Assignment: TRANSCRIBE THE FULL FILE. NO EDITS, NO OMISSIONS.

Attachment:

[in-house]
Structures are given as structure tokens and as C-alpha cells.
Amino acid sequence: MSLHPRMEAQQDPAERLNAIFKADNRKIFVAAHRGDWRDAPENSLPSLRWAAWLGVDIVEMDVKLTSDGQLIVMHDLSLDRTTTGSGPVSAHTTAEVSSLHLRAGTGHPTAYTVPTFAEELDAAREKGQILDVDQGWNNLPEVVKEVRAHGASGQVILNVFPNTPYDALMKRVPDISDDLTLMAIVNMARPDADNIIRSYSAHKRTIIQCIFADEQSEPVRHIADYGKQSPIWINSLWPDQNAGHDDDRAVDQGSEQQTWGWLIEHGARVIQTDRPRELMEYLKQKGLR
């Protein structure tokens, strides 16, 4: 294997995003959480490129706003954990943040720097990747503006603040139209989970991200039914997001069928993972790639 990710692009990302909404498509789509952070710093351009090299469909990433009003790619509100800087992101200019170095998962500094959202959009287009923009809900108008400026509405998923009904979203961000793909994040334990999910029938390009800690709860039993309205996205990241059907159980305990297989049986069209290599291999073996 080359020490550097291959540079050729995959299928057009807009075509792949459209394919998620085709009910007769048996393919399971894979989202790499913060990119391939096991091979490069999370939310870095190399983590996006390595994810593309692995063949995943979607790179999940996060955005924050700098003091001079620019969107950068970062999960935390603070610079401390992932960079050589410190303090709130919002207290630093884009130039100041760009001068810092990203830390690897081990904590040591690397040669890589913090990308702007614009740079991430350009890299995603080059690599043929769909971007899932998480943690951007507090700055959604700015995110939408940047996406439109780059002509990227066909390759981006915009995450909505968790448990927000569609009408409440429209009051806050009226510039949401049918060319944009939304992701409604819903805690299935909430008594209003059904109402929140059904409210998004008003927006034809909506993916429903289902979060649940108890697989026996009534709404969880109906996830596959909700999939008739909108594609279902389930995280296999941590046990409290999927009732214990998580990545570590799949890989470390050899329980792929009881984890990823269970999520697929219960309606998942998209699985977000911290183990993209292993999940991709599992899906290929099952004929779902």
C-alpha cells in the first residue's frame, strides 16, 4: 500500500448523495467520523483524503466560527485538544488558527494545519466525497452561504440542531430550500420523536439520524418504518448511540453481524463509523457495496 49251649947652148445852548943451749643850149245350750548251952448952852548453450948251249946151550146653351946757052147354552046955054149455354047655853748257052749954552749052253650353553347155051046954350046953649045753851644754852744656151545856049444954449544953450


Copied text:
[in-house]
Structures are given as structure tokens and as C-alpha cells.
Amino acid sequence: MSLHPRMEAQQDPAERLNAIFKADNRKIFVAAHRGDWRDAPENSLPSLRWAAWLGVDIVEMDVKLTSDGQLIVMHDLSLDRTTTGSGPVSAHTTAEVSSLHLRAGTGHPTAYTVPTFAEELDAAREKGQILDVDQGWNNLPEVVKEVRAHGASGQVILNVFPNTPYDALMKRVPDISDDLTLMAIVNMARPDADNIIRSYSAHKRTIIQCIFADEQSEPVRHIADYGKQSPIWINSLWPDQNAGHDDDRAVDQGSEQQTWGWLIEHGARVIQTDRPRELMEYLKQKGLR
């Protein structure tokens, strides 16, 4: 294997995003959480490129706003954990943040720097990747503006603040139209989970991200039914997001069928993972790639 990710692009990302909404498509789509952070710093351009090299469909990433009003790619509100800087992101200019170095998962500094959202959009287009923009809900108008400026509405998923009904979203961000793909994040334990999910029938390009800690709860039993309205996205990241059907159980305990297989049986069209290599291999073996 080359020490550097291959540079050729995959299928057009807009075509792949459209394919998620085709009910007769048996393919399971894979989202790499913060990119391939096991091979490069999370939310870095190399983590996006390595994810593309692995063949995943979607790179999940996060955005924050700098003091001079620019969107950068970062999960935390603070610079401390992932960079050589410190303090709130919002207290630093884009130039100041760009001068810092990203830390690897081990904590040591690397040669890589913090990308702007614009740079991430350009890299995603080059690599043929769909971007899932998480943690951007507090700055959604700015995110939408940047996406439109780059002509990227066909390759981006915009995450909505968790448990927000569609009408409440429209009051806050009226510039949401049918060319944009939304992701409604819903805690299935909430008594209003059904109402929140059904409210998004008003927006034809909506993916429903289902979060649940108890697989026996009534709404969880109906996830596959909700999939008739909108594609279902389930995280296999941590046990409290999927009732214990998580990545570590799949890989470390050899329980792929009881984890990823269970999520697929219960309606998942998209699985977000911290183990993209292993999940991709599992899906290929099952004929779902």
C-alpha cells in the first residue's frame, strides 16, 4: 500500500448523495467520523483524503466560527485538544488558527494545519466525497452561504440542531430550500420523536439520524418504518448511540453481524463509523457495496 49251649947652148445852548943451749643850149245350750548251952448952852548453450948251249946151550146653351946757052147354552046955054149455354047655853748257052749954552749052253650353553347155051046954350046953649045753851644754852744656151545856049444954449544953450